Development of Anna Fitzgerald Character – My Sister’s Keeper by Jodi Picoult school and last name deleted
December 9, 2011
Adolescence development relies upon many factors. In order to accurately examine its growth, it is useful to look at some developmental theories. Anna Fitzgerald is thirteen years old; however, she is not like any other teenager with some ordinary problems. Anna was born for a specific purpose she was born to save her sister’s life and to serve as a matched tissue donor. When Anna was born, her umbilical cord was collected and since then she was constantly donating blood, stem cells or bone marrow. That resulted in her undergoing more serious and risky procedures. But when she reaches the age 13, she is being told to donate one of her kidneys. Aware of the fact that she was conceived to be a perfect match and ongoing donor for her sister, she wants to have the chance of living her own life. This is when Anna decides to hire a lawyer and to sue her parents to be “medically emancipated” from her family. Because she loves her sister unconditionally, Anna struggles with her decision. Developmental theories of Piaget, Ericson, Marcia and Freud are very useful, in order to examine the development of Anna Fitzgerald, the character from “My Sister’s Keeper”.
Nature vs. nurture is the first theory that can be applied to Anna’s life. Nature refers to the human biological inheritance and nurture to the environmental experience (Santrock, MacKenzie-Rivers, Malcomson & Leung, 2011). Since she was born for a specific purpose, her parents had already planned her future. To some point of her life, Anna felt it was normal to be a donor and to be in the hospital three to four days a week. Whenever her sister had an emergency, Anna had to be present. The environment Anna lives in is unusual for a teenager. Anna thinks of herself as a total freak. As it is common for teenagers to complain about her look, she states that God must have had some sort of a moody day on her birthday. She sees a big picture of her household. She knows that the environment which she was born in, did not allow her to be a kid. She had to mature fast and act as an adult.
It is clear that Anna is going through identity crisis of moratorium. Moratorium stage according to James Marcia is defined by individual exploring different possibilities, yet not being ready to make a commitment to one. In Anna’s case she had plenty of ideas who she would like to be. When asked by her lawyer, where she sees herself in ten years period, she responds: “There was a time when, like Kate, I’d wanted to be a ballerina. But since then I’ve gone through a thousand different stages: I wanted to be an astronaut. I wanted to be a paleontologist. I wanted to be a backup singer for Aretha Franklin, a member of the Cabinet, a Yellowstone National Park ranger. Now, based on the day, I sometimes want to be a microsurgeon, a poet, a ghost hunter” (Picoult, 2004, p. 412). What strikes the most in her young, yet mature personality is that in ten years period, she would like to be Kate’s sister.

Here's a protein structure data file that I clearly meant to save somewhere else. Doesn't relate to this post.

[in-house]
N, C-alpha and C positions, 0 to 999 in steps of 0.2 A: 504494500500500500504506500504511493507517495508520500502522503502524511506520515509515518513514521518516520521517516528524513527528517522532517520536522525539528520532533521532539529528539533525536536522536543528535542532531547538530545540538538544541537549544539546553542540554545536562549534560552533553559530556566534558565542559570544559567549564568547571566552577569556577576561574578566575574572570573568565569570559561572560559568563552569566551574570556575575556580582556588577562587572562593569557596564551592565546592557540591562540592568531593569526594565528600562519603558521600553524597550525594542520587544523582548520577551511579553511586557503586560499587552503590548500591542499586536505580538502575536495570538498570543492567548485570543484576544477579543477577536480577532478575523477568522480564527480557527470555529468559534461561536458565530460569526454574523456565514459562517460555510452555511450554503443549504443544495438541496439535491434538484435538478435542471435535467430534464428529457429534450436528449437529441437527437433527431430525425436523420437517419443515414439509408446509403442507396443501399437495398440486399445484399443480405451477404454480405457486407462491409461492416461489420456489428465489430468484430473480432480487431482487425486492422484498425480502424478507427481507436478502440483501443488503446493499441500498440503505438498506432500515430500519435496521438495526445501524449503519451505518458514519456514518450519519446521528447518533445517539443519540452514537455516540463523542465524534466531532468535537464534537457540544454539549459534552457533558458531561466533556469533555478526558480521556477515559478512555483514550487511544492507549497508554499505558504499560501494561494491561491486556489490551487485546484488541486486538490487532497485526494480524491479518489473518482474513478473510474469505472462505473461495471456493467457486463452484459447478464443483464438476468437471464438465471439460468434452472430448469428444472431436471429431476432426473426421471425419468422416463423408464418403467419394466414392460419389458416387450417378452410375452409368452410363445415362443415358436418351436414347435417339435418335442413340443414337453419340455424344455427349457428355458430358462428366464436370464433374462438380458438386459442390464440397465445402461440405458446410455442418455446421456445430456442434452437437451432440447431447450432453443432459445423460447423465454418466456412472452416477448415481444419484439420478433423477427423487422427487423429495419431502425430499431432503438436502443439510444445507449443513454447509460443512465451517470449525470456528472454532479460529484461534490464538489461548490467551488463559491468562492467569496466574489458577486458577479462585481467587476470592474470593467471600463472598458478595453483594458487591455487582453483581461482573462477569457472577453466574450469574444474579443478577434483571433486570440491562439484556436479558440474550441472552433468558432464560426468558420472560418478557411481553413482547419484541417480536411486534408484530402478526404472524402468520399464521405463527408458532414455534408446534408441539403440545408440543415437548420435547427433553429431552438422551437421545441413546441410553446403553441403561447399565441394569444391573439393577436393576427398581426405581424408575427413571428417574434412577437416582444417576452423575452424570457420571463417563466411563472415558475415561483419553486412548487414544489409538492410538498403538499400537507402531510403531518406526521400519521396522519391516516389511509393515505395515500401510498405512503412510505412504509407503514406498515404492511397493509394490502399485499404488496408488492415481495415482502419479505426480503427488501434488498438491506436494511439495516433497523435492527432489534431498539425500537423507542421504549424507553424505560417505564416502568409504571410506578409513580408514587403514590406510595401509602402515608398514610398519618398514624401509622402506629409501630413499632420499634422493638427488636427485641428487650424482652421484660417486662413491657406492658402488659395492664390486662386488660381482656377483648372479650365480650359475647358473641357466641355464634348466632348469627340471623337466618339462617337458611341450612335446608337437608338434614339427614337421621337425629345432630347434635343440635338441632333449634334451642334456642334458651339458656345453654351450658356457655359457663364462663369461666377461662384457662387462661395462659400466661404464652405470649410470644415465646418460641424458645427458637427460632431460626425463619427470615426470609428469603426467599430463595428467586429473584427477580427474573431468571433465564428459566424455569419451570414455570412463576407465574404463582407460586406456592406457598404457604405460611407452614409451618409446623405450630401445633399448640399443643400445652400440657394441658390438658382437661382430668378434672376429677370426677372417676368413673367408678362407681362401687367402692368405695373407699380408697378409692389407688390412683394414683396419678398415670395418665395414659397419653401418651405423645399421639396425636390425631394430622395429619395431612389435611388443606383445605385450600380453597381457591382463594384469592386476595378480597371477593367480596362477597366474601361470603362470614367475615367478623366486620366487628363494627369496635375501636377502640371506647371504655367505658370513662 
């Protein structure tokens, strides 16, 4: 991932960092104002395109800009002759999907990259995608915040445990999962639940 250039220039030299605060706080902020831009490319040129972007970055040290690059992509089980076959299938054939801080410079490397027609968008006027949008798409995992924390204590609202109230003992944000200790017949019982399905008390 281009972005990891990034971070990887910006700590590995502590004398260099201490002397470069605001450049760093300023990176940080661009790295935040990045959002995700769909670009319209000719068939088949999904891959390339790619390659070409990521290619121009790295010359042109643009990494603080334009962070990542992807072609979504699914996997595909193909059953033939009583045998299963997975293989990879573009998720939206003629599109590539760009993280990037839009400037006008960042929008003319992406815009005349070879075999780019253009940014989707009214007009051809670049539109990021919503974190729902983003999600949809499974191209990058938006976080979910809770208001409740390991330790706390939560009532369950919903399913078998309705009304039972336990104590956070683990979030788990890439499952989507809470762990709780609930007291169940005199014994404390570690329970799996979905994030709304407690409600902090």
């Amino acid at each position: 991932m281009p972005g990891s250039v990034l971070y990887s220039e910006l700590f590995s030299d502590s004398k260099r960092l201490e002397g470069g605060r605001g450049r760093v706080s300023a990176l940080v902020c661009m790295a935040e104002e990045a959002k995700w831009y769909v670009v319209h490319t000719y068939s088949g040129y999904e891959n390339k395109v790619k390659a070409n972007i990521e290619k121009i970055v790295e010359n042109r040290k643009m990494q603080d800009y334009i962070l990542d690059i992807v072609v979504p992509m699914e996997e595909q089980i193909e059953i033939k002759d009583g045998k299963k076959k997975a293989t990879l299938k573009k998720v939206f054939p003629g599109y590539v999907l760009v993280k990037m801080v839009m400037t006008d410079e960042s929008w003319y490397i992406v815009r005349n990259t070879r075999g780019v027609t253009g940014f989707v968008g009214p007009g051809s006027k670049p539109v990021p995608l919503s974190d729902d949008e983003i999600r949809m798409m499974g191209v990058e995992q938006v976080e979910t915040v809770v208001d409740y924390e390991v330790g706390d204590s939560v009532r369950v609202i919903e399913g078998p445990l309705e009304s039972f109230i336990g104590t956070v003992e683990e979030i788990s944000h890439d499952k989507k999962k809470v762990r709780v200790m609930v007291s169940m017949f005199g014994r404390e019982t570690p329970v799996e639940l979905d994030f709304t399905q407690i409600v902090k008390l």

Based on Piaget operational stage theory, Anna is clearly capable of using abstract thought. Abstract thought is an adolescence possibility to think outside of the box and see likely outcomes and consequences. Anna knew exactly that by starting the lawsuit, she has a chance of wining the right to decide for her own. Deep inside her, she still wants to help her sister, but knowing the fact that she cannot make her own decisions, made her to go to the extreme and sue her own parents. She is aware of the fact that her decision may have a huge impact on her sister’s life. Perhaps, she will die; however, she is looking at the long term goal. How is the transplant going to affect her life? Is she going to be able to function normally? What if something goes wrong? All this questions were building up inside of her head and did not want to stop....
References: Keenan, T. (2011). Developmental psychology lecture. Intro To Developmental Psychology. Niagara Collage. Welland, Ontario, Canada
Keenan, T. (2011). Developmental psychology lecture. Theories of Development. Niagara Collage. Welland, Ontario, Canada
Keenan, T. (2011). Developmental psychology lecture. Adolescence. Niagara Collage. Welland, Ontario, Canada
Picoult, J. (2004). My sister 's keeper. New York, NY: Atria Books.
Santrock, J. W., MacKenzie-Rivers, A., Malcomson, T., & Leung, K. H. (2011). Life-span
development. (4th ed.). McGraw-Hill Ryerson Ltd.
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